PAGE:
Amos brings our something very interesting and important about the whole sacrificial system:  It is not something God desires, it is a concession that God granted the people because of the hardness of their hearts.

If the people listen to the Lord and are obedient, there is no need for a sacrifice.

God desires our obedience and not sacrifice.

But even though the people don't listen, He continues to remind them:

24. "But let justice roll down like waters

And righteousness like an ever-flowing stream.

This is what the Lord desires; but what do most people do?

They do just as the Israelites did.

25. "Did you present Me with sacrifices and grain offerings in the wilderness for forty years, O house of Israel?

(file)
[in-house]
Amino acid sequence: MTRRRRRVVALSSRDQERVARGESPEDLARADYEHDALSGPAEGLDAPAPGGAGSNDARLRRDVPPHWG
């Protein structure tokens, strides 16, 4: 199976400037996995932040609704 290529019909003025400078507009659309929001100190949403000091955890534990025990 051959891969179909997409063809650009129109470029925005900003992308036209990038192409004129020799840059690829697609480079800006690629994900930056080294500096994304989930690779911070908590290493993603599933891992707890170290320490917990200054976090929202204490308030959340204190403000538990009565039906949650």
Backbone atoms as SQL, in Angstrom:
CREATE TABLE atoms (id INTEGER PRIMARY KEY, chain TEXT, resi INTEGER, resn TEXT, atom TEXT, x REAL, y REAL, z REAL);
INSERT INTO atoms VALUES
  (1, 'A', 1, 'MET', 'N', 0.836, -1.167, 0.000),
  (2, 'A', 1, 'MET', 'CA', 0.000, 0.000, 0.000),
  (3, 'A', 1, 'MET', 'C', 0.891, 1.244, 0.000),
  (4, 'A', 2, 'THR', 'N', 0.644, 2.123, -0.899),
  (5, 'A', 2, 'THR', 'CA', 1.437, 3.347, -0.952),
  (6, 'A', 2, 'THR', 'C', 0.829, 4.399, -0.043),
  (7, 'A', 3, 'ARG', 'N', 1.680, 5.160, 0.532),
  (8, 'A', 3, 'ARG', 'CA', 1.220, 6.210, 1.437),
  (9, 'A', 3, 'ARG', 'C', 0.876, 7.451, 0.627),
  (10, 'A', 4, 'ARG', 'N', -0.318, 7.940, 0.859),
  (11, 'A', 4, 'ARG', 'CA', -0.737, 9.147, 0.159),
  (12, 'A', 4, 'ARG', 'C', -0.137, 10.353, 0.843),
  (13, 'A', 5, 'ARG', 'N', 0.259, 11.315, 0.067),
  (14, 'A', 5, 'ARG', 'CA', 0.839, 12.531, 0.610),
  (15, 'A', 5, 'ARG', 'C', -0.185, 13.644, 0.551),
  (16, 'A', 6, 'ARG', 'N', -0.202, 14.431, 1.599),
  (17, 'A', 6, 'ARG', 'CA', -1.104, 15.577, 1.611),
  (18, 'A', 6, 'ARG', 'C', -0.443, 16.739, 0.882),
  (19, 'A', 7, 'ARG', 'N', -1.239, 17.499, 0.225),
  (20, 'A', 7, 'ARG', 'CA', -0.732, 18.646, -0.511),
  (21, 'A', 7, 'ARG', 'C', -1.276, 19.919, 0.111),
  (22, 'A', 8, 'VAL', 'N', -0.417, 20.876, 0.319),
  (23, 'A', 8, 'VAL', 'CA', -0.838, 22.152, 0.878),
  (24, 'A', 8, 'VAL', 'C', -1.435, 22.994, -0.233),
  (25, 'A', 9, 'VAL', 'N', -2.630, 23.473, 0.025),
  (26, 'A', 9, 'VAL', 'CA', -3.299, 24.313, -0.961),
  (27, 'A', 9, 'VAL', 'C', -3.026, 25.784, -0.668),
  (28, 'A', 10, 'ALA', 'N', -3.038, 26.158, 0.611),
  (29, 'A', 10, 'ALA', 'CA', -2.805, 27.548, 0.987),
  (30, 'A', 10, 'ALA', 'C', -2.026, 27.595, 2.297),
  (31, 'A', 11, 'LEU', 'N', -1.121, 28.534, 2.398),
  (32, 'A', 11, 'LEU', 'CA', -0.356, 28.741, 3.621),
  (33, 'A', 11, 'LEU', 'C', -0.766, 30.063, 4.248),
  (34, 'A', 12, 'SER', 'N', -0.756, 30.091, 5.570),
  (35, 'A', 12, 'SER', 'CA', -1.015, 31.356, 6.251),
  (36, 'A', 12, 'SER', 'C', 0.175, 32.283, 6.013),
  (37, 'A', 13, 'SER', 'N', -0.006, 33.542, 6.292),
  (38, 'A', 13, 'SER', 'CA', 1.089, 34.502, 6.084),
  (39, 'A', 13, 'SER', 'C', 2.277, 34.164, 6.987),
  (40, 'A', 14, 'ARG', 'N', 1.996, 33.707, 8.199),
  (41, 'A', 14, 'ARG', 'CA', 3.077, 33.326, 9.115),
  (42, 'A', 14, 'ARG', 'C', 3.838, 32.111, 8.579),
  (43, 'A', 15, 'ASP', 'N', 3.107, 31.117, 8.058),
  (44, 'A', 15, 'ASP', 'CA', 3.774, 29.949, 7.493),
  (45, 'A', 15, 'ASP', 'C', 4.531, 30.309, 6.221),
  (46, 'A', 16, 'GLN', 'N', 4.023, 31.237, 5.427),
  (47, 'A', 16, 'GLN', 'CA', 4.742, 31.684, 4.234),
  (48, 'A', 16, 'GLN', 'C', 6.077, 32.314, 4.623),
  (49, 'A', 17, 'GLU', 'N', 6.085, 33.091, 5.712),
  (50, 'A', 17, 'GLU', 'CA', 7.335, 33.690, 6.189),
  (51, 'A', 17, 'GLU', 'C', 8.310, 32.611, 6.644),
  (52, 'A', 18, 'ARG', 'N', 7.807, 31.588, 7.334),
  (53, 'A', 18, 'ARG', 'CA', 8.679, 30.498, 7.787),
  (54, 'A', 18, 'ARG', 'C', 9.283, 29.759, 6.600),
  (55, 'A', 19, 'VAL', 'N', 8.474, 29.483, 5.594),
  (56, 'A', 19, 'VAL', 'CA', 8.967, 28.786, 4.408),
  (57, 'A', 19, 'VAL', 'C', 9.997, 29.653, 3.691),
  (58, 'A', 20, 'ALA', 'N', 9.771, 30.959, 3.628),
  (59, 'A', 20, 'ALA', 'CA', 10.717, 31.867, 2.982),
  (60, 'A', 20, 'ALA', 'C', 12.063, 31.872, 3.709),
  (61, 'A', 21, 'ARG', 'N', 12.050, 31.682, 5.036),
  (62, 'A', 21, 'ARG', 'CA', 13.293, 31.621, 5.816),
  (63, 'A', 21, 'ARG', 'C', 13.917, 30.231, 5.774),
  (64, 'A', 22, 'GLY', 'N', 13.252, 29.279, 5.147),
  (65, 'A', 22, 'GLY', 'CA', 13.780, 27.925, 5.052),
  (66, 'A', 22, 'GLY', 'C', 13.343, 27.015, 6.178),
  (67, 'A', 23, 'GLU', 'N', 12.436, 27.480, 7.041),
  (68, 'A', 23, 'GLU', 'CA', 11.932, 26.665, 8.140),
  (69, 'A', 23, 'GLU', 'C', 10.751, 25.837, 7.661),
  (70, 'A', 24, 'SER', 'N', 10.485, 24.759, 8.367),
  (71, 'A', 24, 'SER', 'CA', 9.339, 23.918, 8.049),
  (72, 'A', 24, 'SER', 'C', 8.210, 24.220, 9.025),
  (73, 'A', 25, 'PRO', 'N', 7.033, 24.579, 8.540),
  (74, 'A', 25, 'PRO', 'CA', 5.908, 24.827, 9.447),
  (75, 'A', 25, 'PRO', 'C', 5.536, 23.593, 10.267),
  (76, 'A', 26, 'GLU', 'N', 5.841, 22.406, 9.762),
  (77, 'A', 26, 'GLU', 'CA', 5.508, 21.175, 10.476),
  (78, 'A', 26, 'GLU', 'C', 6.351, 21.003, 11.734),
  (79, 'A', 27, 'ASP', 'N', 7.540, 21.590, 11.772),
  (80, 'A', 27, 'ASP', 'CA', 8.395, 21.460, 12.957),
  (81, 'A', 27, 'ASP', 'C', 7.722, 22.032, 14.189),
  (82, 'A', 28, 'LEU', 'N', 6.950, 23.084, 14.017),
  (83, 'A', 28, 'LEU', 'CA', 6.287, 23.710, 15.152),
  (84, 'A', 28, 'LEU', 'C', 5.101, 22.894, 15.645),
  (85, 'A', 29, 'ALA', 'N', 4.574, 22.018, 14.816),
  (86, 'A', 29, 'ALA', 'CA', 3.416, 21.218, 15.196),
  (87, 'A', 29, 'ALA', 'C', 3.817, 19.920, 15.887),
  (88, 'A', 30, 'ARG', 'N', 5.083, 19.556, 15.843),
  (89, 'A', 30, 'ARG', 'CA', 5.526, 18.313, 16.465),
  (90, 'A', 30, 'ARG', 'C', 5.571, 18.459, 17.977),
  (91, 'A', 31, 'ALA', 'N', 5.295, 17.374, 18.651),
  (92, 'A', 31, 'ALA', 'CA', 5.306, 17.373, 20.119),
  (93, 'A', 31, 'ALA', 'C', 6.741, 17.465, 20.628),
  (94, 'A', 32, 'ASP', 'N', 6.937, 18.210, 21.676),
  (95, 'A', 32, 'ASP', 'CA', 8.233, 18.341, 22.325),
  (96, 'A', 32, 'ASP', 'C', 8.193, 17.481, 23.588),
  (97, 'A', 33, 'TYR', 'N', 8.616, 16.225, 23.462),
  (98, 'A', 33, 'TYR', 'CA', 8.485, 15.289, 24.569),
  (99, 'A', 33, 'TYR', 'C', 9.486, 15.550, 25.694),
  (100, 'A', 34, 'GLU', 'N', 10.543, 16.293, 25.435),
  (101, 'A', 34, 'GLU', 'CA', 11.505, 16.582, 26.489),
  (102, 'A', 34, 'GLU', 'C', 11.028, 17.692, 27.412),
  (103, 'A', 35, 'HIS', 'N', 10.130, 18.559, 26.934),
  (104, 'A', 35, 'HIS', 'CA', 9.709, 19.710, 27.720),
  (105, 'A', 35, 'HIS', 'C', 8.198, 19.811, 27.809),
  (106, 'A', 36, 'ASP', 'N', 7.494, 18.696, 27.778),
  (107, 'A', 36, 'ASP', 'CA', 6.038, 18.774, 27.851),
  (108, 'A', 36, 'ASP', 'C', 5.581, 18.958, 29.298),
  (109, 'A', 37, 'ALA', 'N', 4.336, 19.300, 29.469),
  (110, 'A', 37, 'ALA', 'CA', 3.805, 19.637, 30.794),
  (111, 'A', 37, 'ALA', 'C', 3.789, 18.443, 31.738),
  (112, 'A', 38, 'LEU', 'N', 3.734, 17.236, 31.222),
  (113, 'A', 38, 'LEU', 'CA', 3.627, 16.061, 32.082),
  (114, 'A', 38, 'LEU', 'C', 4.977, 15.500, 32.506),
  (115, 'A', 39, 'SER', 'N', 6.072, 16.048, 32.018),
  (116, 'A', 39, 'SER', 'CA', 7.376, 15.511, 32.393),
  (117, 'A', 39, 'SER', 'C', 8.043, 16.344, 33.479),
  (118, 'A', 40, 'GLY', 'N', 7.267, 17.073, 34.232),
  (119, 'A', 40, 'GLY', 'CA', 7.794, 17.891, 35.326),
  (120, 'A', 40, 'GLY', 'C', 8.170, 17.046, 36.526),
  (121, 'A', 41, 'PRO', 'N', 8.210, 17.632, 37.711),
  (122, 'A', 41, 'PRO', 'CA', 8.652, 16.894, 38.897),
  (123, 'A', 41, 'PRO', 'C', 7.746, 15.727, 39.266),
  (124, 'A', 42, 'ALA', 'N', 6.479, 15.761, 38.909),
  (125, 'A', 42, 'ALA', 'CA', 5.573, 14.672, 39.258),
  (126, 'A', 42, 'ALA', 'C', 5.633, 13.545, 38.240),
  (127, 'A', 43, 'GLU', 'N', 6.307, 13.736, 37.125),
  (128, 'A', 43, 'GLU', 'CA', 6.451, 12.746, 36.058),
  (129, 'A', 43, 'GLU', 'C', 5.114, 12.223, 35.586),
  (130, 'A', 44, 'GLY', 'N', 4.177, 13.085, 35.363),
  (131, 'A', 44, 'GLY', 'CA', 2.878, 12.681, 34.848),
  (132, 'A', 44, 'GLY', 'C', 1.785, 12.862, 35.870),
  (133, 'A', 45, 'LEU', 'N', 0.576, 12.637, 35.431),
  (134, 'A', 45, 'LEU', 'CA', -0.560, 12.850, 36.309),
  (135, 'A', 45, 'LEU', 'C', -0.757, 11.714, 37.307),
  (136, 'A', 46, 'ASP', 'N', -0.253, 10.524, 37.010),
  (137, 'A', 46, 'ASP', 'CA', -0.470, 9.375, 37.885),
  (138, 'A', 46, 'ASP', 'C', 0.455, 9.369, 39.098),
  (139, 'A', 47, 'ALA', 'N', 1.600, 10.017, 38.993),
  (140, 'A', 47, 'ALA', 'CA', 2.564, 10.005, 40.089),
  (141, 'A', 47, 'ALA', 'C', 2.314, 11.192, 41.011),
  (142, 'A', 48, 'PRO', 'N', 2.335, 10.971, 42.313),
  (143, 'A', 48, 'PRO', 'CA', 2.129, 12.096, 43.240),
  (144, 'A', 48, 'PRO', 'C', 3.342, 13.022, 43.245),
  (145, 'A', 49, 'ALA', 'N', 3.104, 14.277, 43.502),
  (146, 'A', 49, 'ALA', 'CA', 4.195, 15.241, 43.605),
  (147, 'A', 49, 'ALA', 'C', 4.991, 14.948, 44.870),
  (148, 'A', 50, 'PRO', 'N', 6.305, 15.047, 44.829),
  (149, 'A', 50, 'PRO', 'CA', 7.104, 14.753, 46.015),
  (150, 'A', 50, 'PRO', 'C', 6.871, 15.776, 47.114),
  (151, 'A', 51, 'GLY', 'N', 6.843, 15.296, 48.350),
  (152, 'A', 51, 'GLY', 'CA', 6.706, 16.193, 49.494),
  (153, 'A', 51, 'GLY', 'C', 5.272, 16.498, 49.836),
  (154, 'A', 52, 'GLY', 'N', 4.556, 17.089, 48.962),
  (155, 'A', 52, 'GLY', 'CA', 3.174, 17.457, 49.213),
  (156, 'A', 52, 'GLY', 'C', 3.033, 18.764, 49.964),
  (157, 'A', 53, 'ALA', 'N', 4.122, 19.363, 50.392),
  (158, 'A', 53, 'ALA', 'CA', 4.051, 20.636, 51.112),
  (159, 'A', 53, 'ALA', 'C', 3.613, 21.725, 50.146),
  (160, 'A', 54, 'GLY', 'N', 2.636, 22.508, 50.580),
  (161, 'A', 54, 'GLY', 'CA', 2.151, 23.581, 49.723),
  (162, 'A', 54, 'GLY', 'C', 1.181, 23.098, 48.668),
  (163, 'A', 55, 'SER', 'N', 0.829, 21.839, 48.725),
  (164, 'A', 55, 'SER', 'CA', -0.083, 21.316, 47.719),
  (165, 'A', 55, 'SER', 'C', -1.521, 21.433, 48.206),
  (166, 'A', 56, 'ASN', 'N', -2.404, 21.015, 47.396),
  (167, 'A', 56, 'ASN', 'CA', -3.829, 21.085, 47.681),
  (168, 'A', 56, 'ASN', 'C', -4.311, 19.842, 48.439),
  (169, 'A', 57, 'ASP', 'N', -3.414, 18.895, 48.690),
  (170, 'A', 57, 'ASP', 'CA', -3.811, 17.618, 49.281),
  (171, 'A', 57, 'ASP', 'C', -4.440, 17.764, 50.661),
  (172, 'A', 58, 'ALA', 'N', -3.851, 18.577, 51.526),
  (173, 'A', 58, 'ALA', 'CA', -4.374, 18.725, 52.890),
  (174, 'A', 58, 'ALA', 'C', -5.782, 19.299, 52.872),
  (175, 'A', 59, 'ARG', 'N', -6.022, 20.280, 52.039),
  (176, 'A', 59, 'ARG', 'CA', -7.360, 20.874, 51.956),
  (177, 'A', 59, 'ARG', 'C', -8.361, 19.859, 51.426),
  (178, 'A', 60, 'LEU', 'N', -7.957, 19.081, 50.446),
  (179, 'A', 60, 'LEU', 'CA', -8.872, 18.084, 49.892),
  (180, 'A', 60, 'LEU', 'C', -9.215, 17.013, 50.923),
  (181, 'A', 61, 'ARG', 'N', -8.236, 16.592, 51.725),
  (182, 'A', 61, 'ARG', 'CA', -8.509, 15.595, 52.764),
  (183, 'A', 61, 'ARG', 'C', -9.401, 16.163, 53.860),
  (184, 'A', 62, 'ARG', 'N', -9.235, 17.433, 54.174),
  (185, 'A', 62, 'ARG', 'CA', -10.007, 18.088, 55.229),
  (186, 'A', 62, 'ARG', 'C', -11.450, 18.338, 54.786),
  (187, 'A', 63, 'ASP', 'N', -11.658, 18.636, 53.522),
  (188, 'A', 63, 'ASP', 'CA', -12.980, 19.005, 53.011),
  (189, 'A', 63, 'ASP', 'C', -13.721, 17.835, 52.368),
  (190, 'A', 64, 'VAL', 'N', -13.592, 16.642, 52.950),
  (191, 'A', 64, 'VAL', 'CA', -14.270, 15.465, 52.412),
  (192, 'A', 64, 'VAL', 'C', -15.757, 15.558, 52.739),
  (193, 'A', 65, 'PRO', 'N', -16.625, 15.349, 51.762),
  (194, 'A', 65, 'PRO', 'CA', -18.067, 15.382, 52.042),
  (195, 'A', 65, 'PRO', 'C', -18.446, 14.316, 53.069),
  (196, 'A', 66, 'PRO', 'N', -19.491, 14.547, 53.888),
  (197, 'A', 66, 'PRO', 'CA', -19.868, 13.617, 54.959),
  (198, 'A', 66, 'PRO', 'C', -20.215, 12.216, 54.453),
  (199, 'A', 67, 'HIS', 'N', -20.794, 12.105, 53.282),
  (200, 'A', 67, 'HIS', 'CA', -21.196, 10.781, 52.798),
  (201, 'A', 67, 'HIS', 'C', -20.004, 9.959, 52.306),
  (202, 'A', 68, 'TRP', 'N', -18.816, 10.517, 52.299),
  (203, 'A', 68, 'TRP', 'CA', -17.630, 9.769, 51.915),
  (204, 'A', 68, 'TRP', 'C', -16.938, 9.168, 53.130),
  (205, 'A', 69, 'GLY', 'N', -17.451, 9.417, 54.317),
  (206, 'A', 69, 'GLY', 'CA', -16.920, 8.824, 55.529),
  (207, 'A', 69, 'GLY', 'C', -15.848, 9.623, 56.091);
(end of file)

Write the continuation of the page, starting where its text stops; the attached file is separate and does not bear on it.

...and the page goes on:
26. "You also carried along Sikkuth your king and Kiyyun, your images, the star of your gods which you made for yourselves.

What good does it do to say and pretend we are worshiping God, when at the same time we bring along our idols, and do homage to that which is not God?

It does no good.

It only brings harm to the people who do such things.

27. "Therefore, I will make you go into exile beyond Damascus," says the Lord, whose name is the God of hosts.

Thus the innocent who are among the guilty suffer along with them.

There is another reason why God doesn't always keep us from suffering.

Let's begin by going back and looking at our preparation verse for this morning, Romans 8:16-17:

16. The Spirit Himself bears witness with our spirit that we are children of God,